Like the Embody, the M5 lacks a lever-based, reclining mechanism like most gaming chairs. You can easily lean back to a 135-degree angle, as both the seat and the chair back tilt by pulling outward on the height adjustment lever. This lets the chair freely recline as you lean back, and spring upright as you lean forward. You can adjust the tension of the reclining motion using a dial located under the seat, and lock the chair at any reclining angle between that and the upright position by pushing in the adjustment lever. It isn’t the same springy, adjustable chair-back-only motion you get with most gaming chairs, but it offers a comfortable range of motion.

My only complaint with these different adjustments is the ratchet for the chair back. The back freely lifts upward, and clicks a set number of times to indicate where it’s set. On the last click, the mechanism resets and the back drops down to its lowest position. If you want to set the chair to its highest position, it’ll stay in place most of the time. Unfortunately, if you accidentally push upward a little with your lower back while sitting on the chair, it will click over and the chair back will drop down. A locking mechanism to keep the chair back’s height in place would have been welcome.

You won’t get any accessories, such as lumbar or head cushions, with the M5. Since adjustable lumbar and head support are built-in (and the headrest can be removed if desired), the chair doesn’t come with any such accoutrements. That said, it includes a small plate that covers where the headrest would attach to the seat’s back.

Mavix M5 Gaming Chair back

Actually Sitting

After assembling the chair and adjusting it to suit me, the M5 felt very comfortable. While it lacks conventional padding, the suspended mesh and faux leather materials feel just soft enough, while providing a sturdy springiness. The lumbar support and headrest both fit my back and neck well, letting me lean back in the chair with ease. The entire chair feels sturdy for such a light model, though I would have preferred to see a solid metal base instead of a (still quite solid) plastic one.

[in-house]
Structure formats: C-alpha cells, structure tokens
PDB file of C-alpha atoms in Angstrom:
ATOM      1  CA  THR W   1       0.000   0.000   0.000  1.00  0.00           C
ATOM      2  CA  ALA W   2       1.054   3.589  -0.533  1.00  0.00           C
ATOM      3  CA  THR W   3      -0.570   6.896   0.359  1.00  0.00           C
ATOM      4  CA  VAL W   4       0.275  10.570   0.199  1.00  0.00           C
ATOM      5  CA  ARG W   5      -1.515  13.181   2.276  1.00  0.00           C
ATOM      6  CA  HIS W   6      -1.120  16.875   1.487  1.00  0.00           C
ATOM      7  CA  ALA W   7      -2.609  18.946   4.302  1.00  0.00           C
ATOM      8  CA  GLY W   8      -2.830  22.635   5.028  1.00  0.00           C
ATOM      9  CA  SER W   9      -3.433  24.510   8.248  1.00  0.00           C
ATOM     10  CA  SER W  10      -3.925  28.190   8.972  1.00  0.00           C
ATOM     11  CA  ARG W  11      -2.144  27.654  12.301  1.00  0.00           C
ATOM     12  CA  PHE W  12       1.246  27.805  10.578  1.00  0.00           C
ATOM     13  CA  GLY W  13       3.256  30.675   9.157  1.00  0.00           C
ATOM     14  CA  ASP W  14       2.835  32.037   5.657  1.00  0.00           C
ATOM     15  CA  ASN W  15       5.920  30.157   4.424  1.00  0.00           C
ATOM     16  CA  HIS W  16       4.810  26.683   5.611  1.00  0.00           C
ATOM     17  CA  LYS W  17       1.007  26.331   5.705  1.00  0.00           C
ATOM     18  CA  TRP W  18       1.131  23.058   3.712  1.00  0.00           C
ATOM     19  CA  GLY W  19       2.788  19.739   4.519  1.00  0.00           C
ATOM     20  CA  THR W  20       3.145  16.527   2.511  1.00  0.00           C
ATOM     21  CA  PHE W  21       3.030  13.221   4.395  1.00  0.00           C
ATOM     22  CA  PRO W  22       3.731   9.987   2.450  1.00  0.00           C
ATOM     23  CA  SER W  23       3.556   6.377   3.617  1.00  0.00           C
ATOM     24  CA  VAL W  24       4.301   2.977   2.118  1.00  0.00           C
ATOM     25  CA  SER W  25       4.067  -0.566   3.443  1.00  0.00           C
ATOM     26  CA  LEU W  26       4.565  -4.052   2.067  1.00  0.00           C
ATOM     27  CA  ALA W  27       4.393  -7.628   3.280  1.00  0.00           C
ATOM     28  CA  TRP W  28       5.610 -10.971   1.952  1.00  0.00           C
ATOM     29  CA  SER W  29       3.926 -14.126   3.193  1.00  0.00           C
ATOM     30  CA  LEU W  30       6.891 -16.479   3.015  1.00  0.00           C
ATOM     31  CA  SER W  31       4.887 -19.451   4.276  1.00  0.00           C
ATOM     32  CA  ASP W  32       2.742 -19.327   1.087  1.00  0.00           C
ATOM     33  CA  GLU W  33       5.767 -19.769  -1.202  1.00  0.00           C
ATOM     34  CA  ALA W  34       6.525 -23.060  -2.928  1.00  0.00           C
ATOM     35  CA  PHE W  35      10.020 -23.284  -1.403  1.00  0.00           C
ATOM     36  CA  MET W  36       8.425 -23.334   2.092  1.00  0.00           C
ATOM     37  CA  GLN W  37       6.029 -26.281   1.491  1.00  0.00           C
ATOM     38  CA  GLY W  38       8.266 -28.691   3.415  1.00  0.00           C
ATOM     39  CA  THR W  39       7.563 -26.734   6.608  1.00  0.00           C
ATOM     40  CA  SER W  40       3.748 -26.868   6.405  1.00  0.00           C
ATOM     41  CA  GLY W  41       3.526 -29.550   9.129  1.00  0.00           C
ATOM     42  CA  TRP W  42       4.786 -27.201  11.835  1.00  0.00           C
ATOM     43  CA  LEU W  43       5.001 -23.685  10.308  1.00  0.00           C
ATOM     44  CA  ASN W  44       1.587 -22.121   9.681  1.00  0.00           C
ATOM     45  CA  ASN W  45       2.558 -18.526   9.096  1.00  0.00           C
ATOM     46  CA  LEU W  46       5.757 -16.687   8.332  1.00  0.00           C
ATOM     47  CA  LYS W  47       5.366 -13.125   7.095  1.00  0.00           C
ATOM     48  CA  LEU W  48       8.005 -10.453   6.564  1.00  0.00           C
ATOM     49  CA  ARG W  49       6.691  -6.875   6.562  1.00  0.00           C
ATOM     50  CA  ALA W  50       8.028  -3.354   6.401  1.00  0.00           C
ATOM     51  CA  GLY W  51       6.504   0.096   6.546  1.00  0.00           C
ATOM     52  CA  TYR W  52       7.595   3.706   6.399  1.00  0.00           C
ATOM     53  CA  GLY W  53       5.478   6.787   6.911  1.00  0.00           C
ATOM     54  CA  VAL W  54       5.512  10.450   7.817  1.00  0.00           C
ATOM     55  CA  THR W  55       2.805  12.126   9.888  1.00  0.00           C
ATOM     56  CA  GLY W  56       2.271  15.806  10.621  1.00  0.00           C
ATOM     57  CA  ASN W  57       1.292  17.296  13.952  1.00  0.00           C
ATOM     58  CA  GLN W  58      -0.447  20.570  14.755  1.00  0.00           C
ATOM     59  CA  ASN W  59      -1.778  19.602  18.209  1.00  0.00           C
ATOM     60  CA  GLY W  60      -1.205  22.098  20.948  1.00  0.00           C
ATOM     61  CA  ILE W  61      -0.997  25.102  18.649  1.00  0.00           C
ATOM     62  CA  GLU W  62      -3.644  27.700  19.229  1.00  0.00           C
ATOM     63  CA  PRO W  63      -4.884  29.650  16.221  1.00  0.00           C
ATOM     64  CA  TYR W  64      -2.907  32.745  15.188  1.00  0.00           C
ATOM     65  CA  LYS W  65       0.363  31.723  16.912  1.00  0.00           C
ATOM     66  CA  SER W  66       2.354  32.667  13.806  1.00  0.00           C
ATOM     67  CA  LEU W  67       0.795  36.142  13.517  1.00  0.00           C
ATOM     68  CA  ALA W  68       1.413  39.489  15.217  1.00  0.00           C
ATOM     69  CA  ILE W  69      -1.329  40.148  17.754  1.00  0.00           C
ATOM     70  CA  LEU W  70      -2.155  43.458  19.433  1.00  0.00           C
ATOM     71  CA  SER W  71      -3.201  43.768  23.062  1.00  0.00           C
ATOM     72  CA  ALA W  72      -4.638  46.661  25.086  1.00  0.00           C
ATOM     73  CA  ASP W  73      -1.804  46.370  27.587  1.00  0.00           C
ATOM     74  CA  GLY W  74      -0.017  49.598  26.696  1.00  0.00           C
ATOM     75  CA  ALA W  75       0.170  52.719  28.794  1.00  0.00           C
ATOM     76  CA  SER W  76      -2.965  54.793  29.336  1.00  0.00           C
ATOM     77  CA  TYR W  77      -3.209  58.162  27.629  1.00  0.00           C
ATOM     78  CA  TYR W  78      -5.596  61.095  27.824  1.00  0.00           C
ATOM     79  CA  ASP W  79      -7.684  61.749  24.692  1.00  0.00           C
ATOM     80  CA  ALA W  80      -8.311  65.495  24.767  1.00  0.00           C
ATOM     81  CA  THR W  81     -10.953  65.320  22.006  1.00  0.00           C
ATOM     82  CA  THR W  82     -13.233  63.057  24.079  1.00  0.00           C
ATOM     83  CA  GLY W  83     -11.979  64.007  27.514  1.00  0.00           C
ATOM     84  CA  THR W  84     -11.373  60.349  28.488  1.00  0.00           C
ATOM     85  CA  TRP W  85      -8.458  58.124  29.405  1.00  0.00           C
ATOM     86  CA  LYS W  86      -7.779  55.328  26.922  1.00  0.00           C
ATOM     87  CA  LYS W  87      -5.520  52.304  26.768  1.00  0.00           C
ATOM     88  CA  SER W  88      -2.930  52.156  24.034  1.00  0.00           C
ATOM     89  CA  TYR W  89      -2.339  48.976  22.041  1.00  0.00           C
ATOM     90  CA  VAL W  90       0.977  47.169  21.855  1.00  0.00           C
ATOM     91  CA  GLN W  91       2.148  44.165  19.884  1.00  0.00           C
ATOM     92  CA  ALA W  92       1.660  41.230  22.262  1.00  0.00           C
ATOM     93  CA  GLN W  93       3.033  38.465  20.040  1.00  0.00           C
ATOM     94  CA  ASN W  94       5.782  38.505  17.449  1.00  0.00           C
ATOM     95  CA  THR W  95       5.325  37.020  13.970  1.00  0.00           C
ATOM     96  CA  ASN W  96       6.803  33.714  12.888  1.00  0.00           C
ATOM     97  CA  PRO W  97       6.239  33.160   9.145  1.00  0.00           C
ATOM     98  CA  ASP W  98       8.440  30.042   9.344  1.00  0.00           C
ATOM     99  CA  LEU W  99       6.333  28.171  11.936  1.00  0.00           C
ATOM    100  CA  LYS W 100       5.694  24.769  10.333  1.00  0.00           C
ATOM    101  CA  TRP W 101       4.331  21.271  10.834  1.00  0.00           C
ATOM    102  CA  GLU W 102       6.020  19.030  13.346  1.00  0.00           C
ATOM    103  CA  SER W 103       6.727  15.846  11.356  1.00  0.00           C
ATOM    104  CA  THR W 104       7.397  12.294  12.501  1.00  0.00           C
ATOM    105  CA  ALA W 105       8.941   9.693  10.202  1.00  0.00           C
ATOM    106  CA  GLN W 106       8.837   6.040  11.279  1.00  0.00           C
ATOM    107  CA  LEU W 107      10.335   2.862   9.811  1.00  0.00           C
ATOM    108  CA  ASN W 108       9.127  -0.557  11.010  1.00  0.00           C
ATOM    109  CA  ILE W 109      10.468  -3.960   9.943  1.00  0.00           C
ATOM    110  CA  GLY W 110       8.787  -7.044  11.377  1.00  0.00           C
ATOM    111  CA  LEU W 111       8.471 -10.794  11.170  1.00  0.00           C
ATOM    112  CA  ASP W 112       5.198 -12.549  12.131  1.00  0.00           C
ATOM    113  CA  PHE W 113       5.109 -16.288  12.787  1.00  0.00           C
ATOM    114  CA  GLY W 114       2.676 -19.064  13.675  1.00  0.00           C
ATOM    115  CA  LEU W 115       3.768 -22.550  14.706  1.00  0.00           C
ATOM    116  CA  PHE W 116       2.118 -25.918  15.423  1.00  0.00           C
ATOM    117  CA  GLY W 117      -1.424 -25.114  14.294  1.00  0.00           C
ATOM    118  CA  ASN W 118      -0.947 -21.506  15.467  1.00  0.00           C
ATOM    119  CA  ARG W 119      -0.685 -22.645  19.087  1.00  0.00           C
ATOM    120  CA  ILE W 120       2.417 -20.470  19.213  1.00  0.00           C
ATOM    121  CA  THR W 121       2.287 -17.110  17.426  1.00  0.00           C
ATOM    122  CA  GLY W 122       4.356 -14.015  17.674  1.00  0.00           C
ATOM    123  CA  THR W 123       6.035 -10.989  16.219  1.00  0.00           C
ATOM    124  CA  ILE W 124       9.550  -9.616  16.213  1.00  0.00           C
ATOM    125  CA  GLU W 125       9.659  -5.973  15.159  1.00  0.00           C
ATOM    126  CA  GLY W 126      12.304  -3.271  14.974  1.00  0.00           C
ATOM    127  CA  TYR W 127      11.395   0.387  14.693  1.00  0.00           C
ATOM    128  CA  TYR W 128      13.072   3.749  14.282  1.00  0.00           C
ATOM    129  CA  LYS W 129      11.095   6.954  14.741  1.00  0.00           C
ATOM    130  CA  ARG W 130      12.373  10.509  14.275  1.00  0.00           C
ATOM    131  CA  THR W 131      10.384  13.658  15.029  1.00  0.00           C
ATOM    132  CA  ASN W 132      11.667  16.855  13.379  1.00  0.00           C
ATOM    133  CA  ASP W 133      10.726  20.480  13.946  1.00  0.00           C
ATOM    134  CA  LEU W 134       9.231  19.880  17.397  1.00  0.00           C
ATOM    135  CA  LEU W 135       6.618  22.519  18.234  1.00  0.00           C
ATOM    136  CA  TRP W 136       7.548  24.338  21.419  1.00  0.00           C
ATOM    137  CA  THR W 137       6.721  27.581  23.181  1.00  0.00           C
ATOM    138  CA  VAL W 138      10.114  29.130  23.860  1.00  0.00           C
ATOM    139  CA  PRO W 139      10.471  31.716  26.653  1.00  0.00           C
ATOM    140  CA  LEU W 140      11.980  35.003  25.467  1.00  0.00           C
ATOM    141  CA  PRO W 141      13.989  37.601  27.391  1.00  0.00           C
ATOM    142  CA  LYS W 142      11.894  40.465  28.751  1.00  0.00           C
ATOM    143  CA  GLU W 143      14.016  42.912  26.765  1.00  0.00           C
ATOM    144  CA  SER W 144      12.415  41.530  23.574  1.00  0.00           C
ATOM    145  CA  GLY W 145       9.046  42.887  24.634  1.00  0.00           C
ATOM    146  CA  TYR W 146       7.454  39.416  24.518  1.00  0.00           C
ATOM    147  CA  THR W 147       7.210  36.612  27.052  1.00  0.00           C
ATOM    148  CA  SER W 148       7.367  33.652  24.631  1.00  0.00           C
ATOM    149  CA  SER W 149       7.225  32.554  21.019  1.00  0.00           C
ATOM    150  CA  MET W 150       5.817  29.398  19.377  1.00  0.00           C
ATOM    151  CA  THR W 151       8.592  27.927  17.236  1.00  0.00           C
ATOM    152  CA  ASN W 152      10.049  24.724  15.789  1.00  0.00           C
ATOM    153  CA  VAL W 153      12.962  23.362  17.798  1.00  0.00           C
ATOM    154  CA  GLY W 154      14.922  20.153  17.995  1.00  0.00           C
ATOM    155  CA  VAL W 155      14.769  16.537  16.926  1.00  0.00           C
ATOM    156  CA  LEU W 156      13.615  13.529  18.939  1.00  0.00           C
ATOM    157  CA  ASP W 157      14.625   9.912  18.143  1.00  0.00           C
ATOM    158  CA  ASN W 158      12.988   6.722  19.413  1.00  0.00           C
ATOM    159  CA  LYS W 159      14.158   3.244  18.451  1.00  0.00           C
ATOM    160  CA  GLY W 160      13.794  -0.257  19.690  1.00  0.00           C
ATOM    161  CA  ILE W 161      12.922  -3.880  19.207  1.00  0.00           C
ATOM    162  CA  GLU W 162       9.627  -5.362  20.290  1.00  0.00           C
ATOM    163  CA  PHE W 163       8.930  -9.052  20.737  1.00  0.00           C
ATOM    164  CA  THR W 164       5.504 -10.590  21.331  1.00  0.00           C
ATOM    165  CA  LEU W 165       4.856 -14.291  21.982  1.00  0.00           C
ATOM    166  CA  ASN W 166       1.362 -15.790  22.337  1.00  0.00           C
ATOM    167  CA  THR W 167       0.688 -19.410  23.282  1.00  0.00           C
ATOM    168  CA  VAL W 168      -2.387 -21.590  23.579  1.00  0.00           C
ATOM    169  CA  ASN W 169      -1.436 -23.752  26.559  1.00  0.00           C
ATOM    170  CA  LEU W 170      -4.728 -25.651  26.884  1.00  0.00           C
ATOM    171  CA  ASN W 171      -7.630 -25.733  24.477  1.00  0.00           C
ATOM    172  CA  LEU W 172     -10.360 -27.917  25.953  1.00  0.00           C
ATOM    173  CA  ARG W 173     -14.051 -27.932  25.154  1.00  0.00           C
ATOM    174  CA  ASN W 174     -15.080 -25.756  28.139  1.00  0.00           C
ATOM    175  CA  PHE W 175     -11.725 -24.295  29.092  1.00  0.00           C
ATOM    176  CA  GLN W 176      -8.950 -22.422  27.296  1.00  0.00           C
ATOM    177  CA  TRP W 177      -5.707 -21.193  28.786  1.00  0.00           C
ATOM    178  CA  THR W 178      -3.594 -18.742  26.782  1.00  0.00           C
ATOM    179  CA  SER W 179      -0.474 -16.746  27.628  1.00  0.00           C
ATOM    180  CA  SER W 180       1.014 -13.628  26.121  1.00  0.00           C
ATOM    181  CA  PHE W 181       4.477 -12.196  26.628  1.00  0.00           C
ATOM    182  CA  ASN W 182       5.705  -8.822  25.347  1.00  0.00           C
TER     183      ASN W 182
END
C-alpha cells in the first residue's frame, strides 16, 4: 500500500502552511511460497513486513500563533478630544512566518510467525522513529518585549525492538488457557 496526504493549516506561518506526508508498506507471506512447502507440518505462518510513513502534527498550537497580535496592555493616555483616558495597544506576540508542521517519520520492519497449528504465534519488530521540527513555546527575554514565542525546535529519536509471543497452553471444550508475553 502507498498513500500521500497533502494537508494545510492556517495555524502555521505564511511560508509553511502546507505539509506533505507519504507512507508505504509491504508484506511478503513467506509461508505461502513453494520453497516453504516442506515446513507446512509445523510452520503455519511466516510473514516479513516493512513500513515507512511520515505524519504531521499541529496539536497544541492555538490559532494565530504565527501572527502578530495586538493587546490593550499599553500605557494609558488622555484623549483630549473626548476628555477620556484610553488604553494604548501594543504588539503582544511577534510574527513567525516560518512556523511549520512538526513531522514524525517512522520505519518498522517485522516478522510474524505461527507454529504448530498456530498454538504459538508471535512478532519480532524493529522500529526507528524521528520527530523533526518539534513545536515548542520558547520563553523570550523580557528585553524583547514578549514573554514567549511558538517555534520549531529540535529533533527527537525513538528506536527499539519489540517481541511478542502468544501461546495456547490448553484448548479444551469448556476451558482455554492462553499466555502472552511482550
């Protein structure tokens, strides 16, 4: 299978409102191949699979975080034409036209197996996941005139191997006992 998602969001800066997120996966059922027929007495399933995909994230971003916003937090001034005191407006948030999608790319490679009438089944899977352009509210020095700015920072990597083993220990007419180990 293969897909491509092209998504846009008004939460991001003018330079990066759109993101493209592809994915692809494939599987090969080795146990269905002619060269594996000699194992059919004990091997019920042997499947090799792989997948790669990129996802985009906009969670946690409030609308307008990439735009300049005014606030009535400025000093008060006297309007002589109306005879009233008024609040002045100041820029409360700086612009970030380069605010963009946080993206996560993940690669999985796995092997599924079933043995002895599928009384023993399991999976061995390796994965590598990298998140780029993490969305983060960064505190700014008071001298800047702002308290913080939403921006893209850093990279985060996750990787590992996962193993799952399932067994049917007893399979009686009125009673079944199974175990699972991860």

The Warranty

Mavix offers a limited, 12-year warranty for all of its chairs, which is impressive on paper. Any defect is covered for both replacement and shipping for the first two years. For the next three years after that, defects are covered for replacement, but you’ll have to pay for shipping. All non-moving metal parts are covered for an additional seven years. It isn’t close to the 12-year catch-all warranty that Herman Miller gives the Embody, but it meets or exceeds most other gaming chairs’ warranties.

High-End Style at a Less High-End Price

The Mavix M5 is a capable, offbeat gaming chair for anyone looking for a premium, Herman Miller-like look and feel at a third of the price. It’s a bit pricey compared with most conventional gaming chairs, but it costs a third as much as the Embody while offering a similar experience.

If you want a more premium chair that still costs less than the Embody, the Mavix M9 is the company’s high-end model that adds supple faux leather, a cooling memory foam seat, and softer, smoother-rolling wheels. It costs twice as much as the M5, but that’s still only two-thirds as much as the Embody.

If you want to spend less for a more conventional, overbuilt gaming chair, our Editors’ Choice pick in that category remains the SecretLab Titan. It’s bigger, thicker, and well-made, with a pull-lever reclining back and plenty of dense, supportive memory foam.